Cosmetic Surgery – What Should I Think About Before Agreeing to It?

words Alexa Wang

Cosmetic surgery has become a significant part of the beauty industry, especially in the last two decades. Surgery numbers have increased significantly since 2003, with a five-fold increase noted between then and 2015. Interventions range from lip fillers and face-lifts to rhinoplasty, breast augmentation and beyond. It has never been easier to alter your body.

Cosmetic Surgery dangers

And so, for many, it is the first place they think to go when they feel dissatisfied with their body. But plastic surgery is a major decision, even when it comes to smaller interventions. It can also be an incredibly expensive endeavour – at least, if you are in the market for the best possible results. As such, surgery represents a significant investment as well as a significant life event – necessitating that you ask yourself some extremely important questions before you proceed.

Think About Your Situation, and Motivations

Firstly, what are your motivations for the surgery? There are many reasons for which someone might seek plastic surgery; they may have self-esteem issues relating to their appearance, or childhood bullying of said appearance. They may even be looking to change their body to better align with their gender identity.

The other side of the coin is the simple wish to look more like a public figure, or to align the body with a current aesthetic trend. This gives rise to a key question: how long have you wanted this surgery? If it is an impulsive thought, consider waiting for a month or more, and seeing if you still want the surgery.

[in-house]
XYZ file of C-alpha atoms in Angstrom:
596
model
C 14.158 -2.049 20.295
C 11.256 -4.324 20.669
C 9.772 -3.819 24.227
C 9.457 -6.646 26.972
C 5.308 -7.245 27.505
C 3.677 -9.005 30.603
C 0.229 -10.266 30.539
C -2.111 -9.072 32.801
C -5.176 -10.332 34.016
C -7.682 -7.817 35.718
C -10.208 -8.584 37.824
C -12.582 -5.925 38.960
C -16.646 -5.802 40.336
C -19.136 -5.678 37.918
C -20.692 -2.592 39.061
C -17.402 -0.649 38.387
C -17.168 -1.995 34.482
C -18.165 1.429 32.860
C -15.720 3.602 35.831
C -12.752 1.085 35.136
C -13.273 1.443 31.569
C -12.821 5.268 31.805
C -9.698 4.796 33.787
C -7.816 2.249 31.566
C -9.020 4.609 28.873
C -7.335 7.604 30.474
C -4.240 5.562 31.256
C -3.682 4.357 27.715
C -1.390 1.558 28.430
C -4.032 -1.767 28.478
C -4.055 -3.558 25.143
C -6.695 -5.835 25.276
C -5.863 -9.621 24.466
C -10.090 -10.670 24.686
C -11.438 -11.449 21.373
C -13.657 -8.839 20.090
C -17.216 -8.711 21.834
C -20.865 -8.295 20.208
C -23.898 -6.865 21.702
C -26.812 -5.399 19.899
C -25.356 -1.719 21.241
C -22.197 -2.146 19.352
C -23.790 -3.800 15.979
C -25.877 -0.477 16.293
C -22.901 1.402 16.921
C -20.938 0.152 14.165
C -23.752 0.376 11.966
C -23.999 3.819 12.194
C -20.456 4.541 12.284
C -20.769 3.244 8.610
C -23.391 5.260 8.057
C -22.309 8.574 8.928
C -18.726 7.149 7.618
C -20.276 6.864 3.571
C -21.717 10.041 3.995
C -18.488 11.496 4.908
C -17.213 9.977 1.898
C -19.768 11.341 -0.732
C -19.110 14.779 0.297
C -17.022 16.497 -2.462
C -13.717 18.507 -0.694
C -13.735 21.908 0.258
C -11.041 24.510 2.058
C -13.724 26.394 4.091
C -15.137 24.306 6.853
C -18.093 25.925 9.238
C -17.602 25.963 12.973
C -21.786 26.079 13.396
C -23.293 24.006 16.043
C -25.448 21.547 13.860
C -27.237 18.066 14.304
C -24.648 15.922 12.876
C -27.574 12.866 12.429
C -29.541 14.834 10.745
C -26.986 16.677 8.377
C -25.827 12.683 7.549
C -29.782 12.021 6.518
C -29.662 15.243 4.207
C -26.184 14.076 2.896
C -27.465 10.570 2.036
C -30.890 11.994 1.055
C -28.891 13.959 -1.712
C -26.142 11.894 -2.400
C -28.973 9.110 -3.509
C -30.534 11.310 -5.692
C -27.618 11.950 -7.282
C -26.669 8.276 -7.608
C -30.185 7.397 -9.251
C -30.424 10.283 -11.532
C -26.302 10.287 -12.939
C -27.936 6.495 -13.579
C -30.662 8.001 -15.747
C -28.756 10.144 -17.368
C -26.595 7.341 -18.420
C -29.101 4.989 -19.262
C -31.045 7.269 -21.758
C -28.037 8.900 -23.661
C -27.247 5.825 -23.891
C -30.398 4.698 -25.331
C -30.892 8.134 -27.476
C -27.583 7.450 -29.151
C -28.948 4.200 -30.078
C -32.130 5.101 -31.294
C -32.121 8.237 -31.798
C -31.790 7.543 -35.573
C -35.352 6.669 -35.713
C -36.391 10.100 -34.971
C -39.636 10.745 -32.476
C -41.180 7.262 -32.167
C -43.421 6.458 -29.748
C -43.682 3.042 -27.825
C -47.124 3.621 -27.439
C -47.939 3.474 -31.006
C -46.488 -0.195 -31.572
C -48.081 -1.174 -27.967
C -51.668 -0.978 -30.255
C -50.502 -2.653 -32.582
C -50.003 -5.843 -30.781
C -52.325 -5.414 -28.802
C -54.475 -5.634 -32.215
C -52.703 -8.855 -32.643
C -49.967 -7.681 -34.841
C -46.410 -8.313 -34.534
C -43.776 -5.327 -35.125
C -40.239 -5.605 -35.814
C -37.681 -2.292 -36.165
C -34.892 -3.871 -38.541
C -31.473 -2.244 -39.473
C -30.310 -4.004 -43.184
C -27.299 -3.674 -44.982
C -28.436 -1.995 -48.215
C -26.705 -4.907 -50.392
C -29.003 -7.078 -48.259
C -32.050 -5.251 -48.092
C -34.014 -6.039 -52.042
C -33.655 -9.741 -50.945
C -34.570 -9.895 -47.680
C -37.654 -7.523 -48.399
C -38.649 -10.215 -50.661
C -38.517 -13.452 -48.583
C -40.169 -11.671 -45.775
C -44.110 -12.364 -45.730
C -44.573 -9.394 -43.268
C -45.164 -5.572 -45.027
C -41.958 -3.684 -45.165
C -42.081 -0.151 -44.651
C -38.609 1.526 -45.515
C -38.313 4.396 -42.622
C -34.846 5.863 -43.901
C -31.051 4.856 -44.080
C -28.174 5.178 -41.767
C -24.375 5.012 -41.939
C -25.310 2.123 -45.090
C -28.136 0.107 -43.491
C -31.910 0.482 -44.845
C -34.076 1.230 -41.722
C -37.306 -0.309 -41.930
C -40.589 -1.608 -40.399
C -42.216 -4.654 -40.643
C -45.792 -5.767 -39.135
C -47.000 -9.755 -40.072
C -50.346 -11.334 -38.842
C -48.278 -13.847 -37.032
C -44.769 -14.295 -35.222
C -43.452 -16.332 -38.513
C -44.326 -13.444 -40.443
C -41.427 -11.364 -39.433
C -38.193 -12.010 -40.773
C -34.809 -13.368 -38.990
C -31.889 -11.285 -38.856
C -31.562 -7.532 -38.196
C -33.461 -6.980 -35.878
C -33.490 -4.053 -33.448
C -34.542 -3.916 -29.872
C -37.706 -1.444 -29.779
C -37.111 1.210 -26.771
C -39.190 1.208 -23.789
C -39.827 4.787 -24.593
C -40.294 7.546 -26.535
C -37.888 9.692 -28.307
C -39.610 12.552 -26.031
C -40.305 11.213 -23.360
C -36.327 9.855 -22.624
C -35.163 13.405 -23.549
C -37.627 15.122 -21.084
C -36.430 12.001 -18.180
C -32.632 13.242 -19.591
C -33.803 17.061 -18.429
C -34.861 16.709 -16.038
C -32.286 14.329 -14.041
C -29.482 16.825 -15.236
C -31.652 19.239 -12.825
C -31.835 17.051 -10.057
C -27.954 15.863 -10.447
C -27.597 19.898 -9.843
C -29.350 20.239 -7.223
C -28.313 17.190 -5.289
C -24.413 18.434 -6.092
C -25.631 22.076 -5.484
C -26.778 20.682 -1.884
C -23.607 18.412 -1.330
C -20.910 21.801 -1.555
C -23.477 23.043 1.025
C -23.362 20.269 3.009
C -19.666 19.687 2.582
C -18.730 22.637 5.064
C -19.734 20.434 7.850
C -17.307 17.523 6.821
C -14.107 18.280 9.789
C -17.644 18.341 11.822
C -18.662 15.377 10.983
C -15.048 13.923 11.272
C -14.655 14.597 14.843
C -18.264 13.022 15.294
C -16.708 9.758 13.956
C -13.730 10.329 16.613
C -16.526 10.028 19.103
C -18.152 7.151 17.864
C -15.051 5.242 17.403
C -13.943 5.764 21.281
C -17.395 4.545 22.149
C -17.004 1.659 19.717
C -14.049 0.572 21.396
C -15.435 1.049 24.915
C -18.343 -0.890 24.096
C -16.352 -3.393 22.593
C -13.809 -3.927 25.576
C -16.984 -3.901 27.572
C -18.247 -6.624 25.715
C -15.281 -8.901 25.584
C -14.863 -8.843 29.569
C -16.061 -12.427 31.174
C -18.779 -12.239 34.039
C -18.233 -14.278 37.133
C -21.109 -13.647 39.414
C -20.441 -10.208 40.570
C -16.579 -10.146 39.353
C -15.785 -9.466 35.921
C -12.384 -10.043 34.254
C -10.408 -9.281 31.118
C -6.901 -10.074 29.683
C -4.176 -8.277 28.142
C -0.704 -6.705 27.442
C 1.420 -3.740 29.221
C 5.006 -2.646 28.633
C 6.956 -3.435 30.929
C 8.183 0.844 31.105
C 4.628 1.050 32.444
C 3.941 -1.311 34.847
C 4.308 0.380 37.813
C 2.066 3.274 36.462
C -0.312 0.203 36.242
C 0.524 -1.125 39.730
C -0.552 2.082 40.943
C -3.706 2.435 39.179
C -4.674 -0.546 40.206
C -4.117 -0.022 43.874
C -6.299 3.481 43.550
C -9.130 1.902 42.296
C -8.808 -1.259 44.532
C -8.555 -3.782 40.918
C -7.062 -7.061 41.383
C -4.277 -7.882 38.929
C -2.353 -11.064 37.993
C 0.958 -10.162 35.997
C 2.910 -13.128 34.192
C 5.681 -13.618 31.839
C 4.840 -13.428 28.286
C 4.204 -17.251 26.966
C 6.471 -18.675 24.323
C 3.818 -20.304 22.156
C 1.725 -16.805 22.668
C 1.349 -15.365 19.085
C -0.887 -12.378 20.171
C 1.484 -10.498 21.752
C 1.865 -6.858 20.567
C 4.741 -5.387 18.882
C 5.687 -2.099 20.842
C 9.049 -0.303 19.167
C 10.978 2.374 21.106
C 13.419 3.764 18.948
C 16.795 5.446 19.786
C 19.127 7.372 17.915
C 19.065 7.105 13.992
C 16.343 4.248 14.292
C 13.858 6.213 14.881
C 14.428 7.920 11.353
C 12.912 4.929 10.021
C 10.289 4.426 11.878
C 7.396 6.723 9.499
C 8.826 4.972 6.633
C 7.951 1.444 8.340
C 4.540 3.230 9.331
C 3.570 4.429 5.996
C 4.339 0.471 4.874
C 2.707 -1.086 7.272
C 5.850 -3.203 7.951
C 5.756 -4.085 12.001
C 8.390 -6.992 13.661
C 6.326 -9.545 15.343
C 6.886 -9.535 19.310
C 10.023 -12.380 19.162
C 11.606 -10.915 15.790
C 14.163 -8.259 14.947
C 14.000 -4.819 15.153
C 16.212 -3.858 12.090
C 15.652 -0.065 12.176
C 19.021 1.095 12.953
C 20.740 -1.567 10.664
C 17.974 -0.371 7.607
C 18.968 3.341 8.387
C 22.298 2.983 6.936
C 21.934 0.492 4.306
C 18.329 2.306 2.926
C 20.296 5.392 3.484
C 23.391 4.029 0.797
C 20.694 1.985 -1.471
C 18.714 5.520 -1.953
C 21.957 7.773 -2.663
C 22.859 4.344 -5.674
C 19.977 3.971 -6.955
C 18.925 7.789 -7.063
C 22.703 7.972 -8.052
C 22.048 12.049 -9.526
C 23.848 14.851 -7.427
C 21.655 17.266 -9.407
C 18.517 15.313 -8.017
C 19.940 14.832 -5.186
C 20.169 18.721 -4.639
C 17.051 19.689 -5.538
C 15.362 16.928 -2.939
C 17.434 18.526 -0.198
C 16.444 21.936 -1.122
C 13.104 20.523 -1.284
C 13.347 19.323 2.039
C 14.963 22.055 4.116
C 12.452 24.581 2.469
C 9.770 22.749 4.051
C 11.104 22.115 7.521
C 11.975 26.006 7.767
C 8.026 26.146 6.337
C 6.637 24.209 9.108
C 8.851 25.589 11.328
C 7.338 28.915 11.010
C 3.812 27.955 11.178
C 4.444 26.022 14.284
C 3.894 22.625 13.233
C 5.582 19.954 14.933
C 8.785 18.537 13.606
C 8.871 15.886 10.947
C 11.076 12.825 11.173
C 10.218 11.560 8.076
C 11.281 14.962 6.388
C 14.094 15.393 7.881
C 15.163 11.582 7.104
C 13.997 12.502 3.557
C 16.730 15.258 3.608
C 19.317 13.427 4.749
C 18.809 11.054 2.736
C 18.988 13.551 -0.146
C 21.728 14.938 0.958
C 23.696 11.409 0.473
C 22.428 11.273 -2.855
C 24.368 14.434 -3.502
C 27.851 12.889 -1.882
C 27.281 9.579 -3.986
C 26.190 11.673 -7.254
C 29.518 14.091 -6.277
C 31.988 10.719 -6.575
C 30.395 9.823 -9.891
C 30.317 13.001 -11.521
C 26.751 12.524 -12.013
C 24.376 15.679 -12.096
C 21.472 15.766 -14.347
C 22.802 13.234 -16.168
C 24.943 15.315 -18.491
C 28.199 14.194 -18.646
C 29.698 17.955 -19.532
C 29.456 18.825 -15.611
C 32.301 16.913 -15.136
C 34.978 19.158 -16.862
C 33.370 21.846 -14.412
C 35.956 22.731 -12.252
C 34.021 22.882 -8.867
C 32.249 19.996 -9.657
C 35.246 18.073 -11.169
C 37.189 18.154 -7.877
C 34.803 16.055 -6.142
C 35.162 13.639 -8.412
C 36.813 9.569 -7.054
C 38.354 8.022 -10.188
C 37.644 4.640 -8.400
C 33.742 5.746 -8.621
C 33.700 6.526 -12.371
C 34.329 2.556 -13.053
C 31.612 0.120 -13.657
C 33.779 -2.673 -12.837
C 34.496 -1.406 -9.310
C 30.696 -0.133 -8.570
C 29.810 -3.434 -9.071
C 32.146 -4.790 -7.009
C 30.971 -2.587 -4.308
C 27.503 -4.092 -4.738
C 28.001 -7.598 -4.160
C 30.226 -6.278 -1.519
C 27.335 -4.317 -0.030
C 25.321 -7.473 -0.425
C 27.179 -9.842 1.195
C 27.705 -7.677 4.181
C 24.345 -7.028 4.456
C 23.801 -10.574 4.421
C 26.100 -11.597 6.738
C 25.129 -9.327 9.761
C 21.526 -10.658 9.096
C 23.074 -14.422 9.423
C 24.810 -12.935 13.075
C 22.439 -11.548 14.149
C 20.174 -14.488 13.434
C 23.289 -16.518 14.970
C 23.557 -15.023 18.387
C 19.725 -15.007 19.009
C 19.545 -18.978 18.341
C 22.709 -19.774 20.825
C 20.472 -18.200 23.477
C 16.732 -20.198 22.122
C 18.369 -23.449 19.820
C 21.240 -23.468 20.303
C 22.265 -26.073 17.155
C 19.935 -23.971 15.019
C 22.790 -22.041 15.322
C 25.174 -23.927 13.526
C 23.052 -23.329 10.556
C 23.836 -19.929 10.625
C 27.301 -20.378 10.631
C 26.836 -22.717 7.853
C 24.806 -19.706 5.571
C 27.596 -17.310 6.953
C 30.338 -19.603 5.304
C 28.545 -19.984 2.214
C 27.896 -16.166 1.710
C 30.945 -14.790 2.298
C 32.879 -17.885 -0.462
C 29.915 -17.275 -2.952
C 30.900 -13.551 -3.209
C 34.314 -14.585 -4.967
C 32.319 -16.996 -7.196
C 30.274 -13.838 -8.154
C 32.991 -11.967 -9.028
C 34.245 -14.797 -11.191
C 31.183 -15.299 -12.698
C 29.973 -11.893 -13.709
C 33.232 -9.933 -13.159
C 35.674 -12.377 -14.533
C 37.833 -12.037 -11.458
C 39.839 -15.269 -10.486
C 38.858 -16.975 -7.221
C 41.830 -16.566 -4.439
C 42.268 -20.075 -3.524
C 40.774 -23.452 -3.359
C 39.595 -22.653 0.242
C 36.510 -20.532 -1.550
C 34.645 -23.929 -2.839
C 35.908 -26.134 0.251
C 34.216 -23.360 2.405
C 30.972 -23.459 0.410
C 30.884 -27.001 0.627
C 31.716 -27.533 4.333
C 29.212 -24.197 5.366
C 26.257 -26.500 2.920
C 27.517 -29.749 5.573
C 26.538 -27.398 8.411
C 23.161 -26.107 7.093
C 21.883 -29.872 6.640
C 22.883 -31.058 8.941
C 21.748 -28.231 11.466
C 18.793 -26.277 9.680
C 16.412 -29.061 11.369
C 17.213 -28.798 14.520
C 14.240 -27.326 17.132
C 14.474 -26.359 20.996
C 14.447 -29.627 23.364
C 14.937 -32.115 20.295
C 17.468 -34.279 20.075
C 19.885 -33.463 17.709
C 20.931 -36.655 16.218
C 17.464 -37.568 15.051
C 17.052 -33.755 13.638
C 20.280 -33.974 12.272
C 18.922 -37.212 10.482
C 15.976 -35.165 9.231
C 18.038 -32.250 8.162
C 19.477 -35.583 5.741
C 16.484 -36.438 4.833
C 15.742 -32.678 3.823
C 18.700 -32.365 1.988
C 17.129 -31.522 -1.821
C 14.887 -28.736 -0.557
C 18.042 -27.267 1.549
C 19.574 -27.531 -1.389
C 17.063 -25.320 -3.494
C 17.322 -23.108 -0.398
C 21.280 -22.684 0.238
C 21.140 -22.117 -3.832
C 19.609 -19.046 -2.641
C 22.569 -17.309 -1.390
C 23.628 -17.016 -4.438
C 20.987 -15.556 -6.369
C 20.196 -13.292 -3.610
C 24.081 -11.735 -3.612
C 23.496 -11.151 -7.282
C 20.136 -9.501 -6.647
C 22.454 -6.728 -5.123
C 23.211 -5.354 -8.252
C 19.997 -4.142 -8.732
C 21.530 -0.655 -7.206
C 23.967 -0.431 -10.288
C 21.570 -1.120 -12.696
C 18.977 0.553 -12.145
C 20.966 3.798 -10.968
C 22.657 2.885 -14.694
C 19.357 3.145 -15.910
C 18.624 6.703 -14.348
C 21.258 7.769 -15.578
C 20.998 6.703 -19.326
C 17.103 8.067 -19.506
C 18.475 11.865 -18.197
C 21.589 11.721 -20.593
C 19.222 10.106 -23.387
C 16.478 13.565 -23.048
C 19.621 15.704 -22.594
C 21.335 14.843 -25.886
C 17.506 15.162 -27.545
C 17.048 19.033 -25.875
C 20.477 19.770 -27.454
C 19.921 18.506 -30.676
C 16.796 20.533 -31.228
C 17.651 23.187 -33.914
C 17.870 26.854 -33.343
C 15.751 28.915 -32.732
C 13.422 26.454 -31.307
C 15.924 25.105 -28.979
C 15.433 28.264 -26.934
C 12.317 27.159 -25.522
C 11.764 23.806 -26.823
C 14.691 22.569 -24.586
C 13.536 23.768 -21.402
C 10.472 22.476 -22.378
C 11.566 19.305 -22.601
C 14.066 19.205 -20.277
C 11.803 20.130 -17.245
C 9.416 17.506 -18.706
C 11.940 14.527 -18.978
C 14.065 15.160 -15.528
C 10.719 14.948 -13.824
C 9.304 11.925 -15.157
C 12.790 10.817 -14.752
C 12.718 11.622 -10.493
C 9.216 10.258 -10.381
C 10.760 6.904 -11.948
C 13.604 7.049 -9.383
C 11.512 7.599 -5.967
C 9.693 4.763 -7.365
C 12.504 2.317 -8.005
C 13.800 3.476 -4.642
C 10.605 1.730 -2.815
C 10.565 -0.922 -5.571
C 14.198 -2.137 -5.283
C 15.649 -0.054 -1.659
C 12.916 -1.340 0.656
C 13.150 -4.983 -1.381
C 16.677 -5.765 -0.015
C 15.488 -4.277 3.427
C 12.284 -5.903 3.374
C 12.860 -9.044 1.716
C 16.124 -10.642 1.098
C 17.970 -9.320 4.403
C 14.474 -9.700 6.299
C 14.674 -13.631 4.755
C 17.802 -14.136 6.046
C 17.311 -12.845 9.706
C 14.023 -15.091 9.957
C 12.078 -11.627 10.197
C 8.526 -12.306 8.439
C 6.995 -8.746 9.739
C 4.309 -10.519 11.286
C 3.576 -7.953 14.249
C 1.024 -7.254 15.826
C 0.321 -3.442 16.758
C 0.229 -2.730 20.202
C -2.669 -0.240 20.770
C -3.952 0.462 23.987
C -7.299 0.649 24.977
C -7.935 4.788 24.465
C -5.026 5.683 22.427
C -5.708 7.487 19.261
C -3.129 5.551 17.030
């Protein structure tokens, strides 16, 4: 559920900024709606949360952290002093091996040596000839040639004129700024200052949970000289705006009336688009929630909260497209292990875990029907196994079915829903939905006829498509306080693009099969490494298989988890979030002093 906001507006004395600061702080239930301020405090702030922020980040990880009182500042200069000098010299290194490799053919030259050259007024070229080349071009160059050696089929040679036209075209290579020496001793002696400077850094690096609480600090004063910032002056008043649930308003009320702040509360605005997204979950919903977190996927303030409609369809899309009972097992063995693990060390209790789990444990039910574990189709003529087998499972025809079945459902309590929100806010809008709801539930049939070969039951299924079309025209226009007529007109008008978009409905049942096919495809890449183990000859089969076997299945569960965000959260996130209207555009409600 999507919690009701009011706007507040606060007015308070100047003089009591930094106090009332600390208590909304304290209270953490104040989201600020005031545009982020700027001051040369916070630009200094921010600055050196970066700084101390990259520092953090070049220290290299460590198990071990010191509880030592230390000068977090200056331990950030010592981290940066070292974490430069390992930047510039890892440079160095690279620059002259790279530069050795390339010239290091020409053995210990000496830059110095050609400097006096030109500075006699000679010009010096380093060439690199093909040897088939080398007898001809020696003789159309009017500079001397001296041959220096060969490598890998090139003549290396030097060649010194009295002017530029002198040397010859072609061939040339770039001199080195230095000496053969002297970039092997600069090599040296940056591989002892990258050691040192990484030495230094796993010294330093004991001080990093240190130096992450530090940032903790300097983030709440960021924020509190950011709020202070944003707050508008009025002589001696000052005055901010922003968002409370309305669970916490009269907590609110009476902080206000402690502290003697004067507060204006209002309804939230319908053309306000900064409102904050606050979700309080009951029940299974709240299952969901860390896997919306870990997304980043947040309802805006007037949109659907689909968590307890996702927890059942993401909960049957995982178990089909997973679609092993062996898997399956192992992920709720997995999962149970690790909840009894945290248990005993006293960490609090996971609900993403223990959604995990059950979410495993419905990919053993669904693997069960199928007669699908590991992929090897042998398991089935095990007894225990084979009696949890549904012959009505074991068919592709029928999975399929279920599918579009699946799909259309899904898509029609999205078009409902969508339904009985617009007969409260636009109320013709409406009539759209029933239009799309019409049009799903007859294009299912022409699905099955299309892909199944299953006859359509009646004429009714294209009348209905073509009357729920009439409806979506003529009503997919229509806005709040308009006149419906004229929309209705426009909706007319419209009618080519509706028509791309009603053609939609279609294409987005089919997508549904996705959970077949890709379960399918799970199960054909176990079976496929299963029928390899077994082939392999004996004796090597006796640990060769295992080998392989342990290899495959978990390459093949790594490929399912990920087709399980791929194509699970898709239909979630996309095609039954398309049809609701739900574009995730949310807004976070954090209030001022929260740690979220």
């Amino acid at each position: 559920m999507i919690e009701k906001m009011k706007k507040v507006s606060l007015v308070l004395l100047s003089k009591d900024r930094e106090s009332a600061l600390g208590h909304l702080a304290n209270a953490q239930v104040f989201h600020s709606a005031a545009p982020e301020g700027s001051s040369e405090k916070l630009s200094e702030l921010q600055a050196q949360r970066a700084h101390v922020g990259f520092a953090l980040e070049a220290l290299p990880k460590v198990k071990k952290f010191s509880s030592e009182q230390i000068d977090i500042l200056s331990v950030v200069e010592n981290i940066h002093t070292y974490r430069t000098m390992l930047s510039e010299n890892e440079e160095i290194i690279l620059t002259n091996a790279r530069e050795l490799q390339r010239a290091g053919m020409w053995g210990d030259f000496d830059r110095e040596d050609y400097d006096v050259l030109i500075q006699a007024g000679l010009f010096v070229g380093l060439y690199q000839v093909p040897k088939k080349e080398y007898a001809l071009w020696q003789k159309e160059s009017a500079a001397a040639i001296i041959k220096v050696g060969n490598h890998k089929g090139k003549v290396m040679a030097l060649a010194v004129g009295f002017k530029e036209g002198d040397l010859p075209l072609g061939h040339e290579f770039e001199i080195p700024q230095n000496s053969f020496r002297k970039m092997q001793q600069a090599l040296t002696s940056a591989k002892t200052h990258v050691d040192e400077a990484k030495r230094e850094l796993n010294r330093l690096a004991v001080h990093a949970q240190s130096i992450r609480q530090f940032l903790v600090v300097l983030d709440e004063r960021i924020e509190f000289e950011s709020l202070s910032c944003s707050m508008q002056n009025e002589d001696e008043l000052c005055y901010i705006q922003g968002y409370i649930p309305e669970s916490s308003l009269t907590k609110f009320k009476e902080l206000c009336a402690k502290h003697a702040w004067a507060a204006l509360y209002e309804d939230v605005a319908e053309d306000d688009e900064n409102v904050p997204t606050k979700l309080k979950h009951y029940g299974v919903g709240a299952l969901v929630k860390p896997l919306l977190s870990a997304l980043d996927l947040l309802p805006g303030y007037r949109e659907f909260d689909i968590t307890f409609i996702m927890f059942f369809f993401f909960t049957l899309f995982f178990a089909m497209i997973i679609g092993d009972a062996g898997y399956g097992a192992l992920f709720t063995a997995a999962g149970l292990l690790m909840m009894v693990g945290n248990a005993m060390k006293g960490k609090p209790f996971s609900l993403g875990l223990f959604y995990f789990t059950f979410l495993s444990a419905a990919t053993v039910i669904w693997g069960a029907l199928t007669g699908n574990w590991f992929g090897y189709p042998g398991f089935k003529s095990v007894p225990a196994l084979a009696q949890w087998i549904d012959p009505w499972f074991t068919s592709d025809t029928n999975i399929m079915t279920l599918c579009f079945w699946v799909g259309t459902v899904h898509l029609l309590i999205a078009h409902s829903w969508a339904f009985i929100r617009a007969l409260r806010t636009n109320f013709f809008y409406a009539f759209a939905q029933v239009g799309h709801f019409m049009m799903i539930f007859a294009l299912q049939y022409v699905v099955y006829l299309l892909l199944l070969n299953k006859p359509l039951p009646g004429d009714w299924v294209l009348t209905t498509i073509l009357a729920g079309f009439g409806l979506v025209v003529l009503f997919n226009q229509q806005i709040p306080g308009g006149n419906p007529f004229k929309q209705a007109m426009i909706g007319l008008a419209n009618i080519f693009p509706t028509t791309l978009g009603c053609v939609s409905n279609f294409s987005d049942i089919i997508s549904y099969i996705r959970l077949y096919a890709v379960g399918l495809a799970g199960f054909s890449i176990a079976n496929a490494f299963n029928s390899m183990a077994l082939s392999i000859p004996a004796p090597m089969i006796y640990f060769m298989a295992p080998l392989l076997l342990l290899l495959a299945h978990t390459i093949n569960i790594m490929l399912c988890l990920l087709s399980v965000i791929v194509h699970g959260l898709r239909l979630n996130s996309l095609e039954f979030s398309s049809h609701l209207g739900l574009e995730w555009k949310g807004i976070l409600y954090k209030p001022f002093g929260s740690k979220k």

Assess the Risks

Surgeries in general are not without their risk; a number of things can go wrong, from complications in surgery to surgical errors – and, in the case of implants, rare after-effects like rejection. In the rare event that you suffer negligent care under a plastic surgeon or medical team, you could be eligible for compensation through a medical negligence claim – but the mental duress and potentially adverse physical results could stay with you for years to come. Granted, the risks in these cases are rare – but is it worth the risk if the procedure is completely elective?

Consider the Alternatives

Body autonomy is of course an extremely important issue, and one which renders even celebrity influence a somewhat valid reason for surgery – however, if the motivations for surgery are to make friends or feel more attractive, there may be better, less invasive and less expensive avenues to do so.

For example, issues relating to self-esteem or wanting to ‘fit in’ could be better solved by therapy. Self-confidence and body image problems could be mitigated by a more open approach to exercise in fitness, where liposuction would simply be an ‘easy way out’. Surgery is a valid solution for a number of things, and even just to feel more confident in oneself – but if there is a non-surgical route that can engender the same results, that should be explored first.


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